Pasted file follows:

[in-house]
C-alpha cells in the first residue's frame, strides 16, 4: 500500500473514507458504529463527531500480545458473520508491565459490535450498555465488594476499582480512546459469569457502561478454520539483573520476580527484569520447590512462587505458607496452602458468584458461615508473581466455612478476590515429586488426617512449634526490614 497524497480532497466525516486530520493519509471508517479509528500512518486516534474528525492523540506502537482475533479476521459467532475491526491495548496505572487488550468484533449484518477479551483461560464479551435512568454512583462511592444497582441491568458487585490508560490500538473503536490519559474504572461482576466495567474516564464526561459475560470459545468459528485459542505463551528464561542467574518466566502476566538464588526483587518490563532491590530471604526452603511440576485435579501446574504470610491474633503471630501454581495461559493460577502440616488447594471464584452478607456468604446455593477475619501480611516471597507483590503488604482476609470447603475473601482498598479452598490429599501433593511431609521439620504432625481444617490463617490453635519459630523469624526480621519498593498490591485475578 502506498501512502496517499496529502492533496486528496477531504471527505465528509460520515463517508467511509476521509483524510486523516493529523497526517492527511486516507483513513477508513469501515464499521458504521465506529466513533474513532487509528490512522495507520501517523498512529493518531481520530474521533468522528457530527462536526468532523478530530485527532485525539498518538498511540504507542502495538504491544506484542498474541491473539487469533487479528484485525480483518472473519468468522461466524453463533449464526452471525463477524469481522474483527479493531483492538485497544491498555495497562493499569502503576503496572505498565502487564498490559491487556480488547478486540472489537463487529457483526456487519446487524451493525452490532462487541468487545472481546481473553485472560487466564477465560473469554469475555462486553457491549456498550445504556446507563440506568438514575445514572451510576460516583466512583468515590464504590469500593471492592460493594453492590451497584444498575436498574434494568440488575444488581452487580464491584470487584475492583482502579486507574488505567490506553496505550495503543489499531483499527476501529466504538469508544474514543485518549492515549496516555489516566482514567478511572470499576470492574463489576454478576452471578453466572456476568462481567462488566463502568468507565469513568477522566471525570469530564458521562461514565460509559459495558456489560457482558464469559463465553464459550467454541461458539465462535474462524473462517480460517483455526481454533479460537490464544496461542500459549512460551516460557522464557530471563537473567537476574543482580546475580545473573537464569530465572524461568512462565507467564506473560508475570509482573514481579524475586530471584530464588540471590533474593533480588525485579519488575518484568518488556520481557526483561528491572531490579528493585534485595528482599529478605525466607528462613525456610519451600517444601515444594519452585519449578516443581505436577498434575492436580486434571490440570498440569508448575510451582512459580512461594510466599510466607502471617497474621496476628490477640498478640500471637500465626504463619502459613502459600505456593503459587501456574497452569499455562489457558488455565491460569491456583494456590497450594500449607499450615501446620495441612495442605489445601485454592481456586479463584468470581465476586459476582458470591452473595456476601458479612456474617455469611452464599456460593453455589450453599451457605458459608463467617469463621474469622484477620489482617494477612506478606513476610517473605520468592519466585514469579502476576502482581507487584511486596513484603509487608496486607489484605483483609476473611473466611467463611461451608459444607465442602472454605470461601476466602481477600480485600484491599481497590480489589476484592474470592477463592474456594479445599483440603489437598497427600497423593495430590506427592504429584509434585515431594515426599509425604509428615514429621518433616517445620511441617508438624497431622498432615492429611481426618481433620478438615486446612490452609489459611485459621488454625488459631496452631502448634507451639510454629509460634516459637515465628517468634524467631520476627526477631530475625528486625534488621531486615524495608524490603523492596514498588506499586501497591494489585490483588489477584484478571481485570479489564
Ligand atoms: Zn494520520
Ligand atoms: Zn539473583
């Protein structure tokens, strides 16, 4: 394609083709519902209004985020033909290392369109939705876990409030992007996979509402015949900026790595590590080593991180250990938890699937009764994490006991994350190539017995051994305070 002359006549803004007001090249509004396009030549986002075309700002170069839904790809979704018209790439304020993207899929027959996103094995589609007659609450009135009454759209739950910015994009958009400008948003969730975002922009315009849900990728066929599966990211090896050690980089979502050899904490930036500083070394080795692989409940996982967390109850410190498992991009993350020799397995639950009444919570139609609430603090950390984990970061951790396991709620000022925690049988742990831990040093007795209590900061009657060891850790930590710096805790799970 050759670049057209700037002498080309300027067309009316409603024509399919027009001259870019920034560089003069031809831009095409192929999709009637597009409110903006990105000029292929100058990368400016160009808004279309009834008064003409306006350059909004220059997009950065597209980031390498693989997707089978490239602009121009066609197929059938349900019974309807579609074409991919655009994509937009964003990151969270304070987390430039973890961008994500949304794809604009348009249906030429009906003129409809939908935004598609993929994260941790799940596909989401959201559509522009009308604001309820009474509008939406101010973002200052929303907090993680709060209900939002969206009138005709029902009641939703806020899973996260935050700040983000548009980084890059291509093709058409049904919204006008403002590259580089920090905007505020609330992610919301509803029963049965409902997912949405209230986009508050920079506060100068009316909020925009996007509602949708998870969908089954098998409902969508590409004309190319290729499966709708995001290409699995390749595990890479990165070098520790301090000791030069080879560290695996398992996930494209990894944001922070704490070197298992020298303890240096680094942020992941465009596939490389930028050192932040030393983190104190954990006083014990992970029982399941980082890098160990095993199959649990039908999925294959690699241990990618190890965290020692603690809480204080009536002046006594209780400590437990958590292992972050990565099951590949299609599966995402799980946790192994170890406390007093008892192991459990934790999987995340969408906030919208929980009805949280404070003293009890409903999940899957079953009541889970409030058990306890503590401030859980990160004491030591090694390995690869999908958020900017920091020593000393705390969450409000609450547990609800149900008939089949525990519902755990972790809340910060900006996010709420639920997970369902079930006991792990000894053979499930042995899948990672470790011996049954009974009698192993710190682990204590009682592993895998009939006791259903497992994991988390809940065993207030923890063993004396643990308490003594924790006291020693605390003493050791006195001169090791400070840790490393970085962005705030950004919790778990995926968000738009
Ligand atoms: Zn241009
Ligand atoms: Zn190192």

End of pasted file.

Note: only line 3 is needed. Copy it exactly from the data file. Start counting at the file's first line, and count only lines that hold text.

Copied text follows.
Ligand atoms: Zn494520520